The Labour party conference 2011, second in the series of the UK's major parties' self-review, was sandwiched between the preceding one of LibDems and the succeeding ones of Tories coming next week. Was there any remarkable point discussed by the Harman's gawky eyed school boy, Ed Miliband, leader of the current opposition Labour party? To be precise it is a modest attempt to unify the wide electorate, the efficiency of which is a debacle in its own right.
Liverpool witnessed Ed Miliband, a struggling orator, take the Labour party further towards Leftism at a time when the party is trying to emerge as a strong opposition and from the shadows of Blair's leadership. Although the rhetoric was the same, asking for industrial intervention and more spending, Miliband's speech at the five-day conference brought out some challenging roles for the party. As Miliband emphasised on the vision of a one united nation under Labourism, the aspirations of the party seem to coincide with Cameron's brand of one-nation Conservatism. This overlapping of agenda between the opposition and the government would require greater trust building among the ordinary families of Britain for the Labour party, and an active role by the party workers towards achieving it.
The party conference went theatrical in its performance when Liverpool councillor, one of the previous LibDem supporters, changed her colour to the Labour's red, condemning Clegg's compromised translation of its manifesto, and in return received a standing ovation from the conference. However, the point here is that curbing tuition fee hike at lower level may prove an effective and lucrative offer to the young parents and families, thereby securing more local councillors as secure voters.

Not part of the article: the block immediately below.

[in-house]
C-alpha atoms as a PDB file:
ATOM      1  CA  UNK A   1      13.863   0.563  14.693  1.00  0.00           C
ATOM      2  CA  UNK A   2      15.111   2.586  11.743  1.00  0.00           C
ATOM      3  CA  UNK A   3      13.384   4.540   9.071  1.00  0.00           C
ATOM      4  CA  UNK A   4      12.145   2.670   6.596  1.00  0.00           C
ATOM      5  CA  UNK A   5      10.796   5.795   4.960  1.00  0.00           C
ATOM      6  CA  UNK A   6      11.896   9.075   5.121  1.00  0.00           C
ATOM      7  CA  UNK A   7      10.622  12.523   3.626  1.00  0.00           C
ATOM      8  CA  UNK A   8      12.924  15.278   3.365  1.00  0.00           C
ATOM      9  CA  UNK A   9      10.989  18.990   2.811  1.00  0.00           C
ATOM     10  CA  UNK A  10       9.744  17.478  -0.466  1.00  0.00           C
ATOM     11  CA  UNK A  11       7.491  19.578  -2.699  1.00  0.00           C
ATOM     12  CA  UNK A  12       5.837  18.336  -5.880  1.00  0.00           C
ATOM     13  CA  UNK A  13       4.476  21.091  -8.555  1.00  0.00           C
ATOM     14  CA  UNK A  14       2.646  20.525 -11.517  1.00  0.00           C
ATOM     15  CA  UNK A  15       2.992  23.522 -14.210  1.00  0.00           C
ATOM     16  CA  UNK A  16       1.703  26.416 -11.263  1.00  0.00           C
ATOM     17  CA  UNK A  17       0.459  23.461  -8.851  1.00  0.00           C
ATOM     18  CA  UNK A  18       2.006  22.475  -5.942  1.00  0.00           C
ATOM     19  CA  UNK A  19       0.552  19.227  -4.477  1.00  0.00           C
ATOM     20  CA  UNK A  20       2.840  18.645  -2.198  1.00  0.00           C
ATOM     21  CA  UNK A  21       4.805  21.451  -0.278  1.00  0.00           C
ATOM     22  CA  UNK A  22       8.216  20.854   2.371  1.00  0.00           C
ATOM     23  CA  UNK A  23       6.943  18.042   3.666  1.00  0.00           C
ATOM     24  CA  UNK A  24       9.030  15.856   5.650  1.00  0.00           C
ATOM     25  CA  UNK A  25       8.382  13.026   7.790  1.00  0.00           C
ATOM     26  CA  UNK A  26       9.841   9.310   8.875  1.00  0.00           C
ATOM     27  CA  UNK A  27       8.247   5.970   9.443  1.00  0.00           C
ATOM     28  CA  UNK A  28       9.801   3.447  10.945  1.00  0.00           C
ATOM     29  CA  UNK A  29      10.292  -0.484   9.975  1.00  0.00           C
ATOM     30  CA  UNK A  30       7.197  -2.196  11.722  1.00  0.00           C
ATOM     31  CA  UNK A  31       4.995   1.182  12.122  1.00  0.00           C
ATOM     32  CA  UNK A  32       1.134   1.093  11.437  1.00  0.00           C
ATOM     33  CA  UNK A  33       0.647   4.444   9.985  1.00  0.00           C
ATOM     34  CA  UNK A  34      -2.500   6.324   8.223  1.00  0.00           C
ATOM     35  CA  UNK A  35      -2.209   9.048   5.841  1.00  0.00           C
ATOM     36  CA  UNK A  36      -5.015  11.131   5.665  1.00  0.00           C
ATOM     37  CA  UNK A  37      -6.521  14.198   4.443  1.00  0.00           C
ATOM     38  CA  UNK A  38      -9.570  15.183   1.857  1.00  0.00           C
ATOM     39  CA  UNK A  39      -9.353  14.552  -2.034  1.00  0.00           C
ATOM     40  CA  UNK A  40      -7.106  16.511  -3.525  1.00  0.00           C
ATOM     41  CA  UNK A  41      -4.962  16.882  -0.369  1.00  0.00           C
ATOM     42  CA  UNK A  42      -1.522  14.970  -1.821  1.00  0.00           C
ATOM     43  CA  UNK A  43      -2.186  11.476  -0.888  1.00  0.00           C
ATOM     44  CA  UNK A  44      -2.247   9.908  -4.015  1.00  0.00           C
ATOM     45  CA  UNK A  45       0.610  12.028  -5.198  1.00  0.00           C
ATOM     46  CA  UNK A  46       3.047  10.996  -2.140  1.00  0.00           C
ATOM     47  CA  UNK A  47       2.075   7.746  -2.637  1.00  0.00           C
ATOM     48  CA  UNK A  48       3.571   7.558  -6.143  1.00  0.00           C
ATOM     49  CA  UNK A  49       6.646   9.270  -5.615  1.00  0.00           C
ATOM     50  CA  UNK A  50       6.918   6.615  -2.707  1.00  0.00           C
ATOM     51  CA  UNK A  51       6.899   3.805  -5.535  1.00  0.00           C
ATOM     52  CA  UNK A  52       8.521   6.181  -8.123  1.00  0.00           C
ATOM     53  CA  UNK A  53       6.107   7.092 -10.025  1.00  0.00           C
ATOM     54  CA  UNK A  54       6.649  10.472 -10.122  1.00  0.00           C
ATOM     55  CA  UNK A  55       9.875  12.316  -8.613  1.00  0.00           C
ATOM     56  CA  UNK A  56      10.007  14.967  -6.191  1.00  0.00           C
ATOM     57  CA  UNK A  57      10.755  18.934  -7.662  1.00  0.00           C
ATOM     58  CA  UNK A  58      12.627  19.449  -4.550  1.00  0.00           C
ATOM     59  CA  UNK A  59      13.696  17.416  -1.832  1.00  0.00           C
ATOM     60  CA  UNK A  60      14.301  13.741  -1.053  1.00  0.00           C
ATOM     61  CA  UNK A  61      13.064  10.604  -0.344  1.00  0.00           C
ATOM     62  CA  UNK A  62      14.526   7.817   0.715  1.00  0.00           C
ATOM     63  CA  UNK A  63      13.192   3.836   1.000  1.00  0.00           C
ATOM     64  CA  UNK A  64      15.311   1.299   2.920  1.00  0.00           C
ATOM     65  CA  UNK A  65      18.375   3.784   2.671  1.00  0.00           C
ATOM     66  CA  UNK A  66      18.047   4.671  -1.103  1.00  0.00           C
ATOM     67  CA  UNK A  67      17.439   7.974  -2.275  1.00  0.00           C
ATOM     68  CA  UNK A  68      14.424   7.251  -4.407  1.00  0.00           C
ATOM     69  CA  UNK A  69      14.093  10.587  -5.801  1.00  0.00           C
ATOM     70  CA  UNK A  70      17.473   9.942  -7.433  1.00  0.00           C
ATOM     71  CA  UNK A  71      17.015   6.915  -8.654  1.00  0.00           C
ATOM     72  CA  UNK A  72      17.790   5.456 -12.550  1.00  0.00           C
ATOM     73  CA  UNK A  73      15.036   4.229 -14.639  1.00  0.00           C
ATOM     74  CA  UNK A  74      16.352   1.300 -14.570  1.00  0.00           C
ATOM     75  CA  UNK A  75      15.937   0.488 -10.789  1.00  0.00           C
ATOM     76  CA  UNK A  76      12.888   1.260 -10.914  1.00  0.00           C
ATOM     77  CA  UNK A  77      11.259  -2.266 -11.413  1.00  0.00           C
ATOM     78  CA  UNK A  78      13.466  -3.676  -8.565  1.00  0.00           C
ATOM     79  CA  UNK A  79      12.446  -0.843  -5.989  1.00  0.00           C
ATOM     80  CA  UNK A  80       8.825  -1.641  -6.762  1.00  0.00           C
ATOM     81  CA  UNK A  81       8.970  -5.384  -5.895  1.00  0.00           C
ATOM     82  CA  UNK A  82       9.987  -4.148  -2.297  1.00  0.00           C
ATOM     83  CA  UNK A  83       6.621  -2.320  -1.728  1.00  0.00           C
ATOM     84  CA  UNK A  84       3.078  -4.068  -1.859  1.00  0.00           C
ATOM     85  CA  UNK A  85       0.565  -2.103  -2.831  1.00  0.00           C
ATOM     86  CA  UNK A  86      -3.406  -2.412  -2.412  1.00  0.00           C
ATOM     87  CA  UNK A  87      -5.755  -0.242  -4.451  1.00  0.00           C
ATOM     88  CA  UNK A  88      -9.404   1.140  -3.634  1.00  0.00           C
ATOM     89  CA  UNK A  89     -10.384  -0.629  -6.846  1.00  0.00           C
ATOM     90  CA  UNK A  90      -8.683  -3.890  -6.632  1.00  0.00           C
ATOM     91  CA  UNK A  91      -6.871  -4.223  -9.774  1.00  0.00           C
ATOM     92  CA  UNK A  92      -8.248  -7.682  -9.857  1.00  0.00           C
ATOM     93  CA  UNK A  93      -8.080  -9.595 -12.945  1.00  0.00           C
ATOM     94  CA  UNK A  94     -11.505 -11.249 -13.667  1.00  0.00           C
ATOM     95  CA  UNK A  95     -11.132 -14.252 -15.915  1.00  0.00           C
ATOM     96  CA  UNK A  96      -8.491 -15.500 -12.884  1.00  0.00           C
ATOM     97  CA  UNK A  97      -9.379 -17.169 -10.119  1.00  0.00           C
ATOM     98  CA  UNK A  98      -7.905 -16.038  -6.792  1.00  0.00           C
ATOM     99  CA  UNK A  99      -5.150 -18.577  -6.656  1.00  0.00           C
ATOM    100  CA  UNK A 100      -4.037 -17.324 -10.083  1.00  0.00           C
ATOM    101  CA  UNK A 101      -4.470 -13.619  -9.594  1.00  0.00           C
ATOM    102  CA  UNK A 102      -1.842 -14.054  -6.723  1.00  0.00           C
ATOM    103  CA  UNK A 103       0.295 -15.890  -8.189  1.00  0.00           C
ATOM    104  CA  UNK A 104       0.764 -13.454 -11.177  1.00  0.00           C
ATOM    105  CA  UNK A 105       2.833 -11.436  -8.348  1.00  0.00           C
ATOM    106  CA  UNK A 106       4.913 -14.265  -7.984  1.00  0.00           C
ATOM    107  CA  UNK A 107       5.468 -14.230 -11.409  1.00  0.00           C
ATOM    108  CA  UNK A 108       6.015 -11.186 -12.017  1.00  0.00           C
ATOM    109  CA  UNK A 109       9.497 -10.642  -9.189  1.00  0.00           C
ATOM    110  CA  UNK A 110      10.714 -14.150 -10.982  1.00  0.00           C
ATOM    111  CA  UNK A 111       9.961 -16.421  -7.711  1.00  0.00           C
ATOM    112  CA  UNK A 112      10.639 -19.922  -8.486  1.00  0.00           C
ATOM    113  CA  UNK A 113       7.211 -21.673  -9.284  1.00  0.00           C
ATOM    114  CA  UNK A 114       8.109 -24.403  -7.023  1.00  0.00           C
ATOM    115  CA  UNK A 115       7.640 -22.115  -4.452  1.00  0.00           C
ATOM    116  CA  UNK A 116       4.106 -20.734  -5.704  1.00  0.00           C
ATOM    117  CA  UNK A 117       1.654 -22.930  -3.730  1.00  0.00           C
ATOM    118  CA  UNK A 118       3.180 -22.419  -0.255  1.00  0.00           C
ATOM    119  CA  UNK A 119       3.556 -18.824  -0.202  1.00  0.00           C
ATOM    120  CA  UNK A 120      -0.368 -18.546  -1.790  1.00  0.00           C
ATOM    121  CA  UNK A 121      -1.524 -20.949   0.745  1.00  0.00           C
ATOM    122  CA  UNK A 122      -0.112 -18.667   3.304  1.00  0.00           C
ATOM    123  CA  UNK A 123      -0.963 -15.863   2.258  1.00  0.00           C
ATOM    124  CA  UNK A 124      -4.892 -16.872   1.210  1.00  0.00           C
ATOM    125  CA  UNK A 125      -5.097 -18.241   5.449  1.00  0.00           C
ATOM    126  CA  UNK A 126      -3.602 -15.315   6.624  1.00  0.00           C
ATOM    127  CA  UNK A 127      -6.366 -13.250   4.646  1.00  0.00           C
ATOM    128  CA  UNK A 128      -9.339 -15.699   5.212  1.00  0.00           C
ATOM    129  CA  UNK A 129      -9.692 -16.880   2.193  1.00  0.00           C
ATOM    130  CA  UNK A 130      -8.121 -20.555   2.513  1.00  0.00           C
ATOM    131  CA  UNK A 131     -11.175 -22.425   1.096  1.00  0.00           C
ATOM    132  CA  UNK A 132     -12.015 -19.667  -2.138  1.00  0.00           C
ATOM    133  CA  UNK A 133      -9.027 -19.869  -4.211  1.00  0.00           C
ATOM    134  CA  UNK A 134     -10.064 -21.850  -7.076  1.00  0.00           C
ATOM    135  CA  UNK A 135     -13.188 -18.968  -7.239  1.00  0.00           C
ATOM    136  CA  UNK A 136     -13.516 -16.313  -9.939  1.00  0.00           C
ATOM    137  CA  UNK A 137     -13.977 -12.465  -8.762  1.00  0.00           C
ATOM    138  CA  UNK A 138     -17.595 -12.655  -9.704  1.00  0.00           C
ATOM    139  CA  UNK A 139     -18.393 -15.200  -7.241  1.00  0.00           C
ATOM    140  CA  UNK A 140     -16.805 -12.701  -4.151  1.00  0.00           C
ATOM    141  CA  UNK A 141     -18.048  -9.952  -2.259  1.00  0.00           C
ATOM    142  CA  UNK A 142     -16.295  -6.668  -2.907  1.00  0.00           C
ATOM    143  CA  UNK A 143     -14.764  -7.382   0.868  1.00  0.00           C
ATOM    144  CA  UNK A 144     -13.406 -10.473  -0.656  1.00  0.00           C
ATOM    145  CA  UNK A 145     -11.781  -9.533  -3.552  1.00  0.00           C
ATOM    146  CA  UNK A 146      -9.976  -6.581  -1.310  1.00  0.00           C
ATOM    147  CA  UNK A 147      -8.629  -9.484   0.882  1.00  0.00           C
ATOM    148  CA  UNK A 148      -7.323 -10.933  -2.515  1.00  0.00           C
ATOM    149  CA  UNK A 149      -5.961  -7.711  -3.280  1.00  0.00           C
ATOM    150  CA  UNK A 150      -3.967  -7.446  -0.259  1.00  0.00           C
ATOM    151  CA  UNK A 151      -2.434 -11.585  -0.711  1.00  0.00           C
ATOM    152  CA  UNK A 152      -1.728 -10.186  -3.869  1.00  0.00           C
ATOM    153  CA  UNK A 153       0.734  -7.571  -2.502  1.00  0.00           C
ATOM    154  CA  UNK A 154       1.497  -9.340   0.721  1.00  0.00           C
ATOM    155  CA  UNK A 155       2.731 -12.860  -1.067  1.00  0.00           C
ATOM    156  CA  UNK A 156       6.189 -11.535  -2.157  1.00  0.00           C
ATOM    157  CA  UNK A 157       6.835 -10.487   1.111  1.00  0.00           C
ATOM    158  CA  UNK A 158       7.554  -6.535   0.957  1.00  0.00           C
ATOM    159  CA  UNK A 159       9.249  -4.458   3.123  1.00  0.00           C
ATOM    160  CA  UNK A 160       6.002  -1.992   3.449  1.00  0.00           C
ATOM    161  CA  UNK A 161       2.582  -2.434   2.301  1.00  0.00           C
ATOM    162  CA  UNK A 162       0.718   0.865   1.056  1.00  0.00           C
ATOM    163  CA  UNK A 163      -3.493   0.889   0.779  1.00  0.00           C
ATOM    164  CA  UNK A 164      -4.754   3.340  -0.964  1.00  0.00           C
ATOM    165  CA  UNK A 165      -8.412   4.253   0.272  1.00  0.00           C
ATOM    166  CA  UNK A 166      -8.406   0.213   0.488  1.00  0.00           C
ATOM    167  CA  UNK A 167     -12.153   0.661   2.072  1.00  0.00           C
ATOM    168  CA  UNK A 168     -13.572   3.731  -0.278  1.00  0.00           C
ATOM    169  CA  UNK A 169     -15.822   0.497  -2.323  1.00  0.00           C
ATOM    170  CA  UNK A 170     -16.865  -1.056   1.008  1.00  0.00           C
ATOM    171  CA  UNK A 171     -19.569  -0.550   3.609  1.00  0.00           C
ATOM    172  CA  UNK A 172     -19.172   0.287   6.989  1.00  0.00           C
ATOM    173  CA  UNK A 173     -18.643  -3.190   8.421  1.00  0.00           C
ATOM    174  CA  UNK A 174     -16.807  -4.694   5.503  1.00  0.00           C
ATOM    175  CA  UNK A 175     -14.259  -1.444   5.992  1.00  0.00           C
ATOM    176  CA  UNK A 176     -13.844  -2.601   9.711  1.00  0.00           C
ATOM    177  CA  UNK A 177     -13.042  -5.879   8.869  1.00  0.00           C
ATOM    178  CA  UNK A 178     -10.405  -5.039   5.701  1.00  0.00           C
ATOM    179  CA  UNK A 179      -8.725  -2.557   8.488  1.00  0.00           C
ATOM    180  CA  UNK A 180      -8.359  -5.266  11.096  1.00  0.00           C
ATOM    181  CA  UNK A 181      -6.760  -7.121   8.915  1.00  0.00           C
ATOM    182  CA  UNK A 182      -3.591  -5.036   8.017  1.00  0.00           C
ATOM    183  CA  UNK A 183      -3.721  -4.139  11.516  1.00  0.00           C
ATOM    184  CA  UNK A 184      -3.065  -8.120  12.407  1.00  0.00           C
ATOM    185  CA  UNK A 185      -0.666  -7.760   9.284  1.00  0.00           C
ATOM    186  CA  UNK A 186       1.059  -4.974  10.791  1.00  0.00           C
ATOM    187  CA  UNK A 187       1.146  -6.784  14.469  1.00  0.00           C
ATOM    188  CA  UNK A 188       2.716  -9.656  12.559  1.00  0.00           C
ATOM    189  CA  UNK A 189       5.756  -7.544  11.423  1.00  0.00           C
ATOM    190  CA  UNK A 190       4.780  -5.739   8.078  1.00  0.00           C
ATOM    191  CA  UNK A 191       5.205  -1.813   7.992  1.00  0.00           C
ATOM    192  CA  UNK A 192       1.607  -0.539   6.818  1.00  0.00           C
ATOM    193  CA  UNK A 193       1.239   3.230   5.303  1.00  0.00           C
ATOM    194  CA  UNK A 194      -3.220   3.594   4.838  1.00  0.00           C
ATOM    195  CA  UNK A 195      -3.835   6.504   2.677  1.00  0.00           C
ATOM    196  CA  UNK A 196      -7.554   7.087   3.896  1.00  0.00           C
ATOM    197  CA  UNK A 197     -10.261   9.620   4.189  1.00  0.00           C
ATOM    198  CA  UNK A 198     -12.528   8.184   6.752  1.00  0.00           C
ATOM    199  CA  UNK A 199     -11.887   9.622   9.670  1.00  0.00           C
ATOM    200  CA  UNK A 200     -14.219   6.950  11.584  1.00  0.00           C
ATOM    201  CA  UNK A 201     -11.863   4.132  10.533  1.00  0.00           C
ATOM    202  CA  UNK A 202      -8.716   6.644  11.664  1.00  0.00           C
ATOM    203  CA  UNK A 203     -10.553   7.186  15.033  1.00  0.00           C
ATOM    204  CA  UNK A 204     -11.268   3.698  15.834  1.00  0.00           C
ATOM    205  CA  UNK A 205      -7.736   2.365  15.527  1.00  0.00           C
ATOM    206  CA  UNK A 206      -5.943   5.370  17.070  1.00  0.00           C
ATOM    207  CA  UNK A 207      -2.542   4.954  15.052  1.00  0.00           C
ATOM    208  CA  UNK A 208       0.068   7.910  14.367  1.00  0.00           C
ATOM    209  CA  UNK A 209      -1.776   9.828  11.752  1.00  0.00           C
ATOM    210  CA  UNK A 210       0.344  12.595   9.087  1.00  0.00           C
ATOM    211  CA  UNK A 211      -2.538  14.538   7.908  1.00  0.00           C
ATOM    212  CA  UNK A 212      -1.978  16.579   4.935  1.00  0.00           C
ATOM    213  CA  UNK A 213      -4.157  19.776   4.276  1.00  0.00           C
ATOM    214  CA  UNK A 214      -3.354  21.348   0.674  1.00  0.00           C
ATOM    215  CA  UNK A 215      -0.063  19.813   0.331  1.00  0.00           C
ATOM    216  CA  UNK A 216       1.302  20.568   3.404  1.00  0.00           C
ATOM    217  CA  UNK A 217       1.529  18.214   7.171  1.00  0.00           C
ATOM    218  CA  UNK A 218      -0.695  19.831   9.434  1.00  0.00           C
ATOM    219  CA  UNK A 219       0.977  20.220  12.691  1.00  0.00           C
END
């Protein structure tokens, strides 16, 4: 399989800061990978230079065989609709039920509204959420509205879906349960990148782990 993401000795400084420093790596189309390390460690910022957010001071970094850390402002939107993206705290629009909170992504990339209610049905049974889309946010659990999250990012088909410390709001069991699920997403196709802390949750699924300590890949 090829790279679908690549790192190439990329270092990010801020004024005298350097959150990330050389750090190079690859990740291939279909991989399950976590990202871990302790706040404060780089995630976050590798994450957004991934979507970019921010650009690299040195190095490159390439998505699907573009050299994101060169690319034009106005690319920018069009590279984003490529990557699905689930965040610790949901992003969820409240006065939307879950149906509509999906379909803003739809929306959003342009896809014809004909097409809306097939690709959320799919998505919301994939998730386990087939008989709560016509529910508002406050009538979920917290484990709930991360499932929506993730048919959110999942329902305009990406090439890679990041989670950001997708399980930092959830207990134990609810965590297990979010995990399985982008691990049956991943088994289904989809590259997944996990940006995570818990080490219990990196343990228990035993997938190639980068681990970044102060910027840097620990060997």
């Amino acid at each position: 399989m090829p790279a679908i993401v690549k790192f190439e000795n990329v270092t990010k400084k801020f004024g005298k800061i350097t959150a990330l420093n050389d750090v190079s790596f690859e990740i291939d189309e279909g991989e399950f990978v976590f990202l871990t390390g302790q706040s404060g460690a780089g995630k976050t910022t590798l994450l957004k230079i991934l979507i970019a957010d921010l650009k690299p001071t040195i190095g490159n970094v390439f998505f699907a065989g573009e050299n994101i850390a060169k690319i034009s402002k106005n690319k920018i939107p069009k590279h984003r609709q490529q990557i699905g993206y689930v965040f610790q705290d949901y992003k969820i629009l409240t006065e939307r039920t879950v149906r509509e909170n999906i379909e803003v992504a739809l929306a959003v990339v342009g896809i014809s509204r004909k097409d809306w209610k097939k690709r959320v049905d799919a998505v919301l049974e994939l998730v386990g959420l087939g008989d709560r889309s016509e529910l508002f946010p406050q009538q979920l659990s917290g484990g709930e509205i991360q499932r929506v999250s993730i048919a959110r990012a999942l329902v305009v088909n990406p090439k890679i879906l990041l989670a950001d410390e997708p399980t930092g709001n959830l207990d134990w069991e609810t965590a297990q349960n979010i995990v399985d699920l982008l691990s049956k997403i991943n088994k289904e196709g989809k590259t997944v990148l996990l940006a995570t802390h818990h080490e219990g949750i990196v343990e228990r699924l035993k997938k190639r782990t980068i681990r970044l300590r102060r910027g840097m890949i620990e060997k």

At the moment, Miliband has to focus on tying some loose ends within the Labour party. First he has to give direction to the Labour Party with some realistic and reformed policies to strengthen and widen its hold on the electorate. Currently its policy ideas can be easily adopted by the ruling coalition as time demands. Also, Miliband has to find a compromise between the persisting Blair and Brown camps within the party to unify from within his leadership and proactively create a faith in his worth as a party leader.
The summer riots, the phone-hacking scandal and the unsuccessful austerity drive have already led to the decline in popularity for the Conservatives among voters, leading the Labour ahead of the coalition. However, Labour will also have to lead the role of opposition from front and find the right opportunities to take advantage of the slack in coalition until the election dawns.
The conference could not create a promise of a stronger communicator in the party's leader and that is what Miliband needs to work at.